My achievement is your love and appreciation, not NRNA Media Award

By Ram Khatry, Sydney
24 July 2017

I was in Brisbane when Deepa Rai, a friend of mine from Victoria, told me that I had created quite a “stir”. I had absolutely no idea what Ms Rai was referring to. She understood my confusion and explained how journalist Hemanta Kafle had proposed that I should be this year’s “NRNA Media Person of the Year”.

Few days earlier, Dilli Dhakal, another friend, who always encourages me to continue my community journalism through, had called me advising I should fill up a nomination form for the same award. He offered to back me up. But I almost laughed when he said it was me (or, the one aspiring to be “awarded”) who should fill up the form. In other words, I should put in an application to be honoured with an “award”? I may sound ignorant but is this the standard process of conferring medals? Do Nobel Prize winners fill up a form before they win the world’s greatest award? I sincerely hope this is not right. But if it is then it is monumentally funny and I am not ready to be a part of the joke.

I was in Brisbane for a research at the time. It turned out that my friends there had already filled up nomination forms on my behalf, without my knowledge. I am thankful to Dr Bharat Raj Poudel and Kiran Khanal for considering me worthy of the “award”. I am not sure who else did but I have been told few other friends and well-wishers did fill up the form in my support. And I am thankful to each one of you!

However, if only I had known in advance then I would have stopped them from doing so for a number of reasons that I do not find appropriate to mention publicly.

In my emailed response to Dr Poudel, long before the award was given over the weekend, I made it clear that I was not interested in any awards. Why am I not interested in awards? The answer, again, I can’t publicly narrate.

However, the very fact that my friends had filled up the nomination form was such a special feeling! It filled me with renewed enthusiasm to continue what I have been doing for the last two years. I felt as if my sacrifice was not in vain after all. That, as well as comments on Mr Kafle’s Facebook post encouraged me immensely to keep producing news and feature stories. Hence, I am writing this article for “Platform”, a category that allows anyone to write about anything under the sun, to say “Thank you” to my friends and well-wishers.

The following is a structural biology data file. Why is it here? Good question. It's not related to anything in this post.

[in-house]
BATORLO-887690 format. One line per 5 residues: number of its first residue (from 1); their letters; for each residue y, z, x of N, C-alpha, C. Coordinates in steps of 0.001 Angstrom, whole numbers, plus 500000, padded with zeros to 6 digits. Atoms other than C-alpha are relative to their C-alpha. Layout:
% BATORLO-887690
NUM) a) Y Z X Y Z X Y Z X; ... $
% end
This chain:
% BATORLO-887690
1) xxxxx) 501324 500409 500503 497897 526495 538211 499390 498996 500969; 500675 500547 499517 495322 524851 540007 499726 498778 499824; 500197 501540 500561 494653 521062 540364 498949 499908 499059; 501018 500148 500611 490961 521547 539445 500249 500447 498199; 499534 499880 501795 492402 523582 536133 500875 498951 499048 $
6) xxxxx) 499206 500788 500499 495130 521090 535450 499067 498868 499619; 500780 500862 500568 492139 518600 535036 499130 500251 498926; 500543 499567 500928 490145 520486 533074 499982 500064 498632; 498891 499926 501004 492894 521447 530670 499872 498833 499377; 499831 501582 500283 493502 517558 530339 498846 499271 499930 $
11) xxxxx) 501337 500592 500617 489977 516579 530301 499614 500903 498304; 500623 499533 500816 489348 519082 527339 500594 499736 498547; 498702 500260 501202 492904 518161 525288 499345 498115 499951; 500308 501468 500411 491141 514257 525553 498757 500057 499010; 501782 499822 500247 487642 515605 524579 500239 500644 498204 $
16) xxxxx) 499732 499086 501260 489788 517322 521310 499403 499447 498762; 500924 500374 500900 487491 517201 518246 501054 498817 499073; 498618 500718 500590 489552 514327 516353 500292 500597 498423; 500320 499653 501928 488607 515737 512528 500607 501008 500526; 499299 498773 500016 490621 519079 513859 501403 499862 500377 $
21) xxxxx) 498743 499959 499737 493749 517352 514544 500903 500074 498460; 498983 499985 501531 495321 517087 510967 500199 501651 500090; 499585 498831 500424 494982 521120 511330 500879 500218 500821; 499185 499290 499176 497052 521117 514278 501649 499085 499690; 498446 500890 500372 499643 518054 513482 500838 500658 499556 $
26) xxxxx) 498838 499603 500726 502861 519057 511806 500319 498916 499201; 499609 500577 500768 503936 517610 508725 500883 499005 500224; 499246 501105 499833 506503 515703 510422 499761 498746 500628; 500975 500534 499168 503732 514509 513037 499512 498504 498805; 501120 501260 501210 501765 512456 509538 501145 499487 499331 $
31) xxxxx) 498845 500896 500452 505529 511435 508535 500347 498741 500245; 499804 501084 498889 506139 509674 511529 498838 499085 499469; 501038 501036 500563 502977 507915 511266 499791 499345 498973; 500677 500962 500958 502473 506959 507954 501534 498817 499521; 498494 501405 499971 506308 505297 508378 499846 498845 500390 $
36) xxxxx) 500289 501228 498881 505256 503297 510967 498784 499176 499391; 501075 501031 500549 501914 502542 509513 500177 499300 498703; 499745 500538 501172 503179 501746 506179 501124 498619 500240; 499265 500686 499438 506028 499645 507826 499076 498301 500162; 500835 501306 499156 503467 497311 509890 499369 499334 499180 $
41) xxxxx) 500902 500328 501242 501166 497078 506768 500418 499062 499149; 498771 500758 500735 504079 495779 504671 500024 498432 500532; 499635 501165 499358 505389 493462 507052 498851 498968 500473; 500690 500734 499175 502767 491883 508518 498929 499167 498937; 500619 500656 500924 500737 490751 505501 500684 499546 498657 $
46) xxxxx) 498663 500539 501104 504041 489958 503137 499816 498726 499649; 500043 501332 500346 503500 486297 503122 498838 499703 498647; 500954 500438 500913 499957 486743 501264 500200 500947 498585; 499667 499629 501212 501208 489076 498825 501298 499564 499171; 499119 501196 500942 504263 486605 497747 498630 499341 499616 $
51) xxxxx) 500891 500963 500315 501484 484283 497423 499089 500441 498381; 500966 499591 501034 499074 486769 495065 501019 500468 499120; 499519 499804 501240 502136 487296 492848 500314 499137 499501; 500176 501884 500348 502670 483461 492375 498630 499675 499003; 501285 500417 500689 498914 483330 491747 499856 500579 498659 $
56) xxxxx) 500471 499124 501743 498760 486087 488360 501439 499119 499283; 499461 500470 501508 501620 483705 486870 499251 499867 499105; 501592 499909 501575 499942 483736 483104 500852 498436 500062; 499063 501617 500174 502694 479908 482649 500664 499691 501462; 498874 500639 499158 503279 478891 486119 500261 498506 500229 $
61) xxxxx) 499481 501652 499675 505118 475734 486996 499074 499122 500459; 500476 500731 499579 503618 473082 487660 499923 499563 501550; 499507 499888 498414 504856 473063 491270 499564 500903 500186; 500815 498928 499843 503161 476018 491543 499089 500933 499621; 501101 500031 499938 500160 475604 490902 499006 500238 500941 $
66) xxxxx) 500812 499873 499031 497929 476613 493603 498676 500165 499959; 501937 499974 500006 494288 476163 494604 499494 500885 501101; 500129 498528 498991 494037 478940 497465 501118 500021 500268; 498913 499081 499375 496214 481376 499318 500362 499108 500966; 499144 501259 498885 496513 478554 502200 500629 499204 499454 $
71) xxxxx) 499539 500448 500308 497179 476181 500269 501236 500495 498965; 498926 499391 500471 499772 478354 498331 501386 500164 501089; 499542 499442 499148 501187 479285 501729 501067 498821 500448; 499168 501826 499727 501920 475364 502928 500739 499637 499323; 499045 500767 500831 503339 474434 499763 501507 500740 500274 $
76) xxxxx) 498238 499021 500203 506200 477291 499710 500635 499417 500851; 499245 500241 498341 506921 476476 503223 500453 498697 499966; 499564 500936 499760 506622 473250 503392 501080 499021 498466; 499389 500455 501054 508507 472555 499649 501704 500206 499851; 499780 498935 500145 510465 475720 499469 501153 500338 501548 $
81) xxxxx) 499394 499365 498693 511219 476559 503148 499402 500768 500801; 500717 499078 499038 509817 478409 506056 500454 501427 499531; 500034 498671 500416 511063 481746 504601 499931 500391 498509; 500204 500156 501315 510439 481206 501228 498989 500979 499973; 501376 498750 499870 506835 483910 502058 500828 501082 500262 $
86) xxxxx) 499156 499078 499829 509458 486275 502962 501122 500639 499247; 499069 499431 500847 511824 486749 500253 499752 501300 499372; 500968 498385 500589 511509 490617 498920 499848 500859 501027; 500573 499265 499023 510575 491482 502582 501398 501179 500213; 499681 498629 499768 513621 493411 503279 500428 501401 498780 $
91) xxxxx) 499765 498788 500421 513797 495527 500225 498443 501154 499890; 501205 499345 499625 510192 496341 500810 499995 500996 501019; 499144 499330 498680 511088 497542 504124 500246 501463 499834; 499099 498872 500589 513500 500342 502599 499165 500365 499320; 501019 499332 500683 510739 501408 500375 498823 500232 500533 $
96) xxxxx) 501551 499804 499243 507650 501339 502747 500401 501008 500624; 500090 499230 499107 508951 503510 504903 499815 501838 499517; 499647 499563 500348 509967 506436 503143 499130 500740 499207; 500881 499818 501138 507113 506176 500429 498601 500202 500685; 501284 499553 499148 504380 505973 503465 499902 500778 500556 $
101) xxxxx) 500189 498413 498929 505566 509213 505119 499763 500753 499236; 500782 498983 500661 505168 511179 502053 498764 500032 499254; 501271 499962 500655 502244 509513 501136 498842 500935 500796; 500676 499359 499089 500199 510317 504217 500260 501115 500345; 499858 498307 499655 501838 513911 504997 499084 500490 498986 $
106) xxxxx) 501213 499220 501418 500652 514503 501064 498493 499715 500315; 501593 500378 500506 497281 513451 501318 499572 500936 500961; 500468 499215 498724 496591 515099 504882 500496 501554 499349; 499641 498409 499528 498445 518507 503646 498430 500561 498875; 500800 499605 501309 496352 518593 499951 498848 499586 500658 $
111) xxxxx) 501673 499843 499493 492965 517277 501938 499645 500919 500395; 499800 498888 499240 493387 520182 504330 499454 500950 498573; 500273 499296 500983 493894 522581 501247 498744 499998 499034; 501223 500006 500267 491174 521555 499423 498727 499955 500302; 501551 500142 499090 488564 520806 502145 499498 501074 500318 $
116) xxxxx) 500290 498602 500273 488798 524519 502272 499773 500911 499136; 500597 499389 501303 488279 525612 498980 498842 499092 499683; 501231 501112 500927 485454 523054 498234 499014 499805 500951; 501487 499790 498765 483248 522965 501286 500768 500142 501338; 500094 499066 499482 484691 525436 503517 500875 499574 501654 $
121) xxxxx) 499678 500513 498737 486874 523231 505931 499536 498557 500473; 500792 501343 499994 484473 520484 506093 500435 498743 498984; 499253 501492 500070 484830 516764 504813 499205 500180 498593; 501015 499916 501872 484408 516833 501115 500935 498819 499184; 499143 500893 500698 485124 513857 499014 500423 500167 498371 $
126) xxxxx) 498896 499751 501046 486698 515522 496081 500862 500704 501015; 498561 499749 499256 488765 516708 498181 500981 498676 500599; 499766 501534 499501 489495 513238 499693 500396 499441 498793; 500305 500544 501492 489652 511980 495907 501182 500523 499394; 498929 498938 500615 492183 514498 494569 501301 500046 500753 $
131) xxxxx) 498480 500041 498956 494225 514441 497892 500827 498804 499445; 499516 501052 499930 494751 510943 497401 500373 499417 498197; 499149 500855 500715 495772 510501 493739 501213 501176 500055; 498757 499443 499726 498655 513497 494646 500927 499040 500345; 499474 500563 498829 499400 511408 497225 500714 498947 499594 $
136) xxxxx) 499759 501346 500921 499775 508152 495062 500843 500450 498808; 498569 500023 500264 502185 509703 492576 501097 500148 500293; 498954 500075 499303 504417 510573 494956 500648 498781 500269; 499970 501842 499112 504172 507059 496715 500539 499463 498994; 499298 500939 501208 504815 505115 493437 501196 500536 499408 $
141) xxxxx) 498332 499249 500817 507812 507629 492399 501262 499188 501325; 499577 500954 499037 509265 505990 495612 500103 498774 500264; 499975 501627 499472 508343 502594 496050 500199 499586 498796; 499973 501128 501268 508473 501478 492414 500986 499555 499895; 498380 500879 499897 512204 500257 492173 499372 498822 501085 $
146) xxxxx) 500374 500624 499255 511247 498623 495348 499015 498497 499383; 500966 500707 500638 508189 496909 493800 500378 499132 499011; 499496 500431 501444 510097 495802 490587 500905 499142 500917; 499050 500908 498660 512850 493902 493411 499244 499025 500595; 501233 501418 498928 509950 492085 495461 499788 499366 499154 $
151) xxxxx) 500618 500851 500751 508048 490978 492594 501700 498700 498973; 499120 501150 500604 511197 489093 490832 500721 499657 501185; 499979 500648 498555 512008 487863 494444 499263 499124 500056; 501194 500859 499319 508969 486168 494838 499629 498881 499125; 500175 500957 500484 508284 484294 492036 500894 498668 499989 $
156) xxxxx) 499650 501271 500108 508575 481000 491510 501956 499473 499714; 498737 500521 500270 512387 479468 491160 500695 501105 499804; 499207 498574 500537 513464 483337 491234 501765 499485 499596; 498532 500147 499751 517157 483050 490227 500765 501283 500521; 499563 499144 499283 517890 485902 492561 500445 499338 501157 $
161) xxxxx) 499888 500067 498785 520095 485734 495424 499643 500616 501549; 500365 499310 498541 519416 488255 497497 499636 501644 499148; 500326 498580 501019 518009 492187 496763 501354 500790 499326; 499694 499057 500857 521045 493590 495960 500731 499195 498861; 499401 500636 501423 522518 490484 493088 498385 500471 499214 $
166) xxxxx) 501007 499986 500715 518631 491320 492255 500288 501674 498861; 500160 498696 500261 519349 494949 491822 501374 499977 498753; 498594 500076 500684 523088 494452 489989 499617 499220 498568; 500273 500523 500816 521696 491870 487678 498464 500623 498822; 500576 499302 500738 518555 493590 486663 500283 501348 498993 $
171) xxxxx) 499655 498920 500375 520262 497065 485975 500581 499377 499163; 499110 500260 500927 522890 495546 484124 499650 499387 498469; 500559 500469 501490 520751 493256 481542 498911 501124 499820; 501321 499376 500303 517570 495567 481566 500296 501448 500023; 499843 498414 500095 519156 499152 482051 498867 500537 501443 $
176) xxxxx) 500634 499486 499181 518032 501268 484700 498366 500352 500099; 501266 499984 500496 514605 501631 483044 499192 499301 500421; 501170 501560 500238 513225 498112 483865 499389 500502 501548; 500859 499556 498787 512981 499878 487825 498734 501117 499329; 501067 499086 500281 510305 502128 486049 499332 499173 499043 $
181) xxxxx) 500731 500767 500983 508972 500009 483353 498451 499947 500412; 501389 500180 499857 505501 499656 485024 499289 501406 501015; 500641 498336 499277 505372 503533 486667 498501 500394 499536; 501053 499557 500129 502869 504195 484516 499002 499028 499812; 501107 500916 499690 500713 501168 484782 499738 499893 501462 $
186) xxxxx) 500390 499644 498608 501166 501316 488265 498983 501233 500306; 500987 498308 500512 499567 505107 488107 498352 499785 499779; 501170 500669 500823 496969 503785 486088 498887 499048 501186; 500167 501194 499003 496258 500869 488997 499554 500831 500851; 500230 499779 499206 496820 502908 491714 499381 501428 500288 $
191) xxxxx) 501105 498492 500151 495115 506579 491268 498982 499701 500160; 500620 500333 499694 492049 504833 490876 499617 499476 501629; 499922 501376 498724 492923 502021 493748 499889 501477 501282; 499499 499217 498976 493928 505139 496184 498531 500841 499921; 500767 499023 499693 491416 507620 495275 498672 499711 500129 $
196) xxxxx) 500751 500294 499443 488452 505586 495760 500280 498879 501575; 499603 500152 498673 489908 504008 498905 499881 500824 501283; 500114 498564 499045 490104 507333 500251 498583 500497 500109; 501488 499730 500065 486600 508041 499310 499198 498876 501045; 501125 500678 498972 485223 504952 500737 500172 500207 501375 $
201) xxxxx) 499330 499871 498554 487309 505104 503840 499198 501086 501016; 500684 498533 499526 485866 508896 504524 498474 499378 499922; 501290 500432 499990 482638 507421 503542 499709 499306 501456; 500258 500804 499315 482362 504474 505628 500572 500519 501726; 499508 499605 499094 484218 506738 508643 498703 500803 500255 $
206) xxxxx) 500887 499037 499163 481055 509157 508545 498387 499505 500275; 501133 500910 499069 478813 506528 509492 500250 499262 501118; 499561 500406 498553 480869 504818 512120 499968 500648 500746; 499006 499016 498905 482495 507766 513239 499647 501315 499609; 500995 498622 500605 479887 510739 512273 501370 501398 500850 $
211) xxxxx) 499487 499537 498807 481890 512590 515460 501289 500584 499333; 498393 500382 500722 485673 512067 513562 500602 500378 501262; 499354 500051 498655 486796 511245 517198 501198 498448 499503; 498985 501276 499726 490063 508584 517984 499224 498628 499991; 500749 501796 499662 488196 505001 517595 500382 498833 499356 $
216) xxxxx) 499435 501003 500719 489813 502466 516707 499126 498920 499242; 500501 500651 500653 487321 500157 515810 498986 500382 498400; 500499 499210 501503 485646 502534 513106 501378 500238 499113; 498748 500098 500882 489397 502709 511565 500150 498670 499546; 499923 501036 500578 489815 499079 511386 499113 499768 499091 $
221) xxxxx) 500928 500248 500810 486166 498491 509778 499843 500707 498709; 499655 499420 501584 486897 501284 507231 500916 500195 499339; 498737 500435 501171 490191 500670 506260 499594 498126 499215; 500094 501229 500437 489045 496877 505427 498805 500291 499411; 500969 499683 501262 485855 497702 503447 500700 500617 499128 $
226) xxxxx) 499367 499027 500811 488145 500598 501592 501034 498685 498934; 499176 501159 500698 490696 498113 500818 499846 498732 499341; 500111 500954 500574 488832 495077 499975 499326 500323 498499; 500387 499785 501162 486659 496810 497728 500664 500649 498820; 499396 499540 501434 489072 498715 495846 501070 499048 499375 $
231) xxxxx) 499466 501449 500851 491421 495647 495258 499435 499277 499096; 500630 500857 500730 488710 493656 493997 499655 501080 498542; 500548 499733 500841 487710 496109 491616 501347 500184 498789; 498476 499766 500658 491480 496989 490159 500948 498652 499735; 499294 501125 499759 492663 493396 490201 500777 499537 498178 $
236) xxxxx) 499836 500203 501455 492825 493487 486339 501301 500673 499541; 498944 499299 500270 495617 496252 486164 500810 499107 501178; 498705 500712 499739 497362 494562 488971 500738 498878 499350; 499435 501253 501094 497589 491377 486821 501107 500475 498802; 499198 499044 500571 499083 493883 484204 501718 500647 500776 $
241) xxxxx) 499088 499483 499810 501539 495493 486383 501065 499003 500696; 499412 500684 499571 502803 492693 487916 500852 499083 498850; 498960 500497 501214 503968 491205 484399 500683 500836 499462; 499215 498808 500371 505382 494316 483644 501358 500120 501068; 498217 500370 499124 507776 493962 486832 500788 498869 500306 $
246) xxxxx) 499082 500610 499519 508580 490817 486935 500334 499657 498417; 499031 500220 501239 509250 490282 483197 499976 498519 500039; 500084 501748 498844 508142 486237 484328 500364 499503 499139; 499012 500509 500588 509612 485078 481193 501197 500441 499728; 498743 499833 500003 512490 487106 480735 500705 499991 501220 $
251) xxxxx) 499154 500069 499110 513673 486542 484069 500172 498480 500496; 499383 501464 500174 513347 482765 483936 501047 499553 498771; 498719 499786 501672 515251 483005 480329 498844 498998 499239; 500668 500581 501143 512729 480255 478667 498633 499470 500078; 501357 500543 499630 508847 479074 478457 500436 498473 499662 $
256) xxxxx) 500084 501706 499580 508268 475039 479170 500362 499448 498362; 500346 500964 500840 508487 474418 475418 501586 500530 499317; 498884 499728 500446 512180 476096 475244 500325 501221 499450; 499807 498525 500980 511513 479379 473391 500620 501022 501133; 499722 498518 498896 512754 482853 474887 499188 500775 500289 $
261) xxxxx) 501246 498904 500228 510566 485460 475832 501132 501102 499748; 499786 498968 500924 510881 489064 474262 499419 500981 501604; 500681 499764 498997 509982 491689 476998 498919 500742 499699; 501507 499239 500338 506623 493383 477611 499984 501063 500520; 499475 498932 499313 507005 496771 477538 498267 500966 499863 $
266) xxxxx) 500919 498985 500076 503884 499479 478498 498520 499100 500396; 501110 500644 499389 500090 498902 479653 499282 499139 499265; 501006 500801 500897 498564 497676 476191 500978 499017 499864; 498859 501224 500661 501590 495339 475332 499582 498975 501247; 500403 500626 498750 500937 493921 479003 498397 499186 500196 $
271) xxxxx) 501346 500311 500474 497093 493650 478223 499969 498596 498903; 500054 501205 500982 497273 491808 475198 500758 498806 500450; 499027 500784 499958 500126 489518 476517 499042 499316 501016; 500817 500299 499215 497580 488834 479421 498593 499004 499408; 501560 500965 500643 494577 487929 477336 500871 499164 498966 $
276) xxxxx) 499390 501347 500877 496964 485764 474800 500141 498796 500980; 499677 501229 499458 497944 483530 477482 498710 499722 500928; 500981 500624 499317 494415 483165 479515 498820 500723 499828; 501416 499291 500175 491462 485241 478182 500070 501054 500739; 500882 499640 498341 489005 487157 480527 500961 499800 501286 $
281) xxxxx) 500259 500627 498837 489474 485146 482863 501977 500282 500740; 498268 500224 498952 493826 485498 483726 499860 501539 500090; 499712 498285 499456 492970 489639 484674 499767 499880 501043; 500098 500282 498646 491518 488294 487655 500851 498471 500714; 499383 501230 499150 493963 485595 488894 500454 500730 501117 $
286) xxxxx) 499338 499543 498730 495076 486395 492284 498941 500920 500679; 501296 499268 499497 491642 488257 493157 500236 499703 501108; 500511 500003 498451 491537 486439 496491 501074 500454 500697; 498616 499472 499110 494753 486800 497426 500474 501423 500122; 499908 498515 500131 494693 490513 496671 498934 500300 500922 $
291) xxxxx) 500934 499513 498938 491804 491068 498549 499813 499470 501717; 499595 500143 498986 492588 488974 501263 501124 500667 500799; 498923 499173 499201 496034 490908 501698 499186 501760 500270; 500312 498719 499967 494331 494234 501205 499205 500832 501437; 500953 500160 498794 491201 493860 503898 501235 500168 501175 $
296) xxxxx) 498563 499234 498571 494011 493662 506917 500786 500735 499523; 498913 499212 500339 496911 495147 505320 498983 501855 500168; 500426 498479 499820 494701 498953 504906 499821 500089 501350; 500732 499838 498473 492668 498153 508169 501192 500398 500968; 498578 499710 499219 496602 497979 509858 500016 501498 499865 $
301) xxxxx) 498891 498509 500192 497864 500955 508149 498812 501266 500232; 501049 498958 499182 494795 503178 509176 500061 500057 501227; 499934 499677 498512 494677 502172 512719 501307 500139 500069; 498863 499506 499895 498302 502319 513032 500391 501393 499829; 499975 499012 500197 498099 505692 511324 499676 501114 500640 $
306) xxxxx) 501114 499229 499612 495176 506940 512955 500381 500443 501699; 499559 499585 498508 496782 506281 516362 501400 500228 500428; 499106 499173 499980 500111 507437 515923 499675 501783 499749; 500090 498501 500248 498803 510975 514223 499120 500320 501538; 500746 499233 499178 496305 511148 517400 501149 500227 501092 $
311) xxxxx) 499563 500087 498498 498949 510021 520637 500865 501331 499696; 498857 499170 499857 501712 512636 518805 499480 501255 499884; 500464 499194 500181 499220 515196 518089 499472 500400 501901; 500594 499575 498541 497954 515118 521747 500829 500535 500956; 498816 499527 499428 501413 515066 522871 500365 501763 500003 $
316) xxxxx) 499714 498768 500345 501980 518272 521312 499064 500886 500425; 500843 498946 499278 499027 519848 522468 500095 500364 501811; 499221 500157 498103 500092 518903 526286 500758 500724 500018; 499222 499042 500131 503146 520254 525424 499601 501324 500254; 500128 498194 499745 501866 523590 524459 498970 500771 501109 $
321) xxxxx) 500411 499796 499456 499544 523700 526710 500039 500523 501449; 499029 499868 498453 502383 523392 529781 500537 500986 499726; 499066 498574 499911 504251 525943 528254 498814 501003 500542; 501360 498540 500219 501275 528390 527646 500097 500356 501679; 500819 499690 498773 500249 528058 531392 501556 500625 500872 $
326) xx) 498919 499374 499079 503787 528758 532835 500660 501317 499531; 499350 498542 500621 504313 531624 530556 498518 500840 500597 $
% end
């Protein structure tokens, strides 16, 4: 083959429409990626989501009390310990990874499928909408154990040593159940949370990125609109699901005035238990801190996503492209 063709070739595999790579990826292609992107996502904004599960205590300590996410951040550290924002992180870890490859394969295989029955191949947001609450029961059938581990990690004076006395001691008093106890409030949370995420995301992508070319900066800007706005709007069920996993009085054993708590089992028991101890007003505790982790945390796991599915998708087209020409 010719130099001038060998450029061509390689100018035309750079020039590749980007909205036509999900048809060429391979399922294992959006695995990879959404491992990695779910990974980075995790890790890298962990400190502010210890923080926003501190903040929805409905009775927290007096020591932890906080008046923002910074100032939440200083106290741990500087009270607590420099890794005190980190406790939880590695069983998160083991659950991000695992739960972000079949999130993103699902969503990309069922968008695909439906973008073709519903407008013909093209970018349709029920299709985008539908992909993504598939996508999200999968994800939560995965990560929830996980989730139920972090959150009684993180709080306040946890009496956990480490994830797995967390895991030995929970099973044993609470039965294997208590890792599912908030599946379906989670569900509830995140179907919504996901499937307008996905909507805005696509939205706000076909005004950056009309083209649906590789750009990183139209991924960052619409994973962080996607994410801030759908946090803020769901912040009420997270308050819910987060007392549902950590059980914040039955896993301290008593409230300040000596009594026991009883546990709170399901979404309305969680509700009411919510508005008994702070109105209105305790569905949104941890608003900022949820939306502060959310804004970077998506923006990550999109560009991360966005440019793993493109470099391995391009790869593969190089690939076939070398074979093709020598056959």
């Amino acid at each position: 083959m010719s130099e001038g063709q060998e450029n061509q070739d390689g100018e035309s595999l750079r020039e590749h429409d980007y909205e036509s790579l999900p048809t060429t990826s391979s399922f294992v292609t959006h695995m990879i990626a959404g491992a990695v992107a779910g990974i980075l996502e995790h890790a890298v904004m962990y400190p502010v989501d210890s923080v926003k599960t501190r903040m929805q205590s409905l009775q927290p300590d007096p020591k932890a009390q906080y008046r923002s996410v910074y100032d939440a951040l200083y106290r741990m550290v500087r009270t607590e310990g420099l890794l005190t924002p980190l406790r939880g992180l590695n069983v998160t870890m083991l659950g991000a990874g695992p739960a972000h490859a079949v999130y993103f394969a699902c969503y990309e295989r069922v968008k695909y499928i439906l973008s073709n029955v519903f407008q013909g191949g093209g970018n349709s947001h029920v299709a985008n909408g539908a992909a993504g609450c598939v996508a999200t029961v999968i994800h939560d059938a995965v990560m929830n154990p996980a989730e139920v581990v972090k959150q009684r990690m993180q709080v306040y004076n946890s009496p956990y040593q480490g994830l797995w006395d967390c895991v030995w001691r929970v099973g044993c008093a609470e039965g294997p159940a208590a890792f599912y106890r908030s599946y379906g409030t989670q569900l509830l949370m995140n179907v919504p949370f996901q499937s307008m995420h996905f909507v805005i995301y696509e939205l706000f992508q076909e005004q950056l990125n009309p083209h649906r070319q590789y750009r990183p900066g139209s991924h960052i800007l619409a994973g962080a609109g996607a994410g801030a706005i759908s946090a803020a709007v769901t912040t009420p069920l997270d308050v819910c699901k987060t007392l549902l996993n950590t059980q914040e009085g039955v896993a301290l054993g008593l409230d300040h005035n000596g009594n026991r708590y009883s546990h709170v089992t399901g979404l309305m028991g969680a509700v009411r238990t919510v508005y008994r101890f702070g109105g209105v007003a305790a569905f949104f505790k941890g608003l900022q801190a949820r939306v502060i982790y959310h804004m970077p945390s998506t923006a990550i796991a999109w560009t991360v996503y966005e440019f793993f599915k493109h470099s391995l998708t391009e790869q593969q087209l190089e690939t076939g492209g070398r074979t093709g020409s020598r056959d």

I would also like to publicly request my friends not to fill up the recommendation or nomination form for me in 2019. I am saying this because I already have a feeling few of them would do so. I humbly and respectfully decline, two years in advance.

I do not work expecting awards. My award is your continued appreciation, love and encouragement. That’s all I need.

I am just back home to my wife and five-year-old daughter after having driven over 4500 kilometres that took me to Brisbane, Toowoomba, Cobar, Broken Hill, Silvertone and the quaint country town of Hay in  New South Wales. As I settle back and try to recover from the long journey, I would make avail of the same “renewed enthusiasm” to write few stories researched during the drive. Let me call it the dividends of my “pro bono journalism”.

A young man within the past NRNA Australia executive team told me that the award is given only to people who are NRNA members. I asked a friend of mine, who is well-wired into the community matrix, to check if this was true. But he has not gotten back to me yet; by experience I know he wouldn’t.

Supposing it is true, how bizarre is the fact that NRNA Australia would require a person to be its member before it would recognise his or her good work? Does this mean anyone outside the 8000 members would never be recognised by the organisation even if he or she makes substantial contribution to the community or achieves excellence in his or her chosen field?

NRNA Australia should ensure that its awards committee is powerful and well-resourced so that the deserving members of the community are recognised for their work and contribution. Cheap “connectionism” will discourage the good and deserving and will only create angst in the community. Therefore, wrong dispensation of the awards will harm the diaspora instead of unifying it.

Under no circumstances should the executive committee be allowed to change the decision of the awards committee. Why else should it have the awards committee then? I have been told there have been instances of the awards committee’s decision being altered by the executive committee. That must be stopped.

NRNA is a unique organisation. I have not seen such a body in any other diasporas. Therefore, I wish luck to Tonnou Ghothane and his team to work constructively for the good of their community. Mr Ghothane is a well-educated man who I hope would hold quality above connections and petty self-interest.

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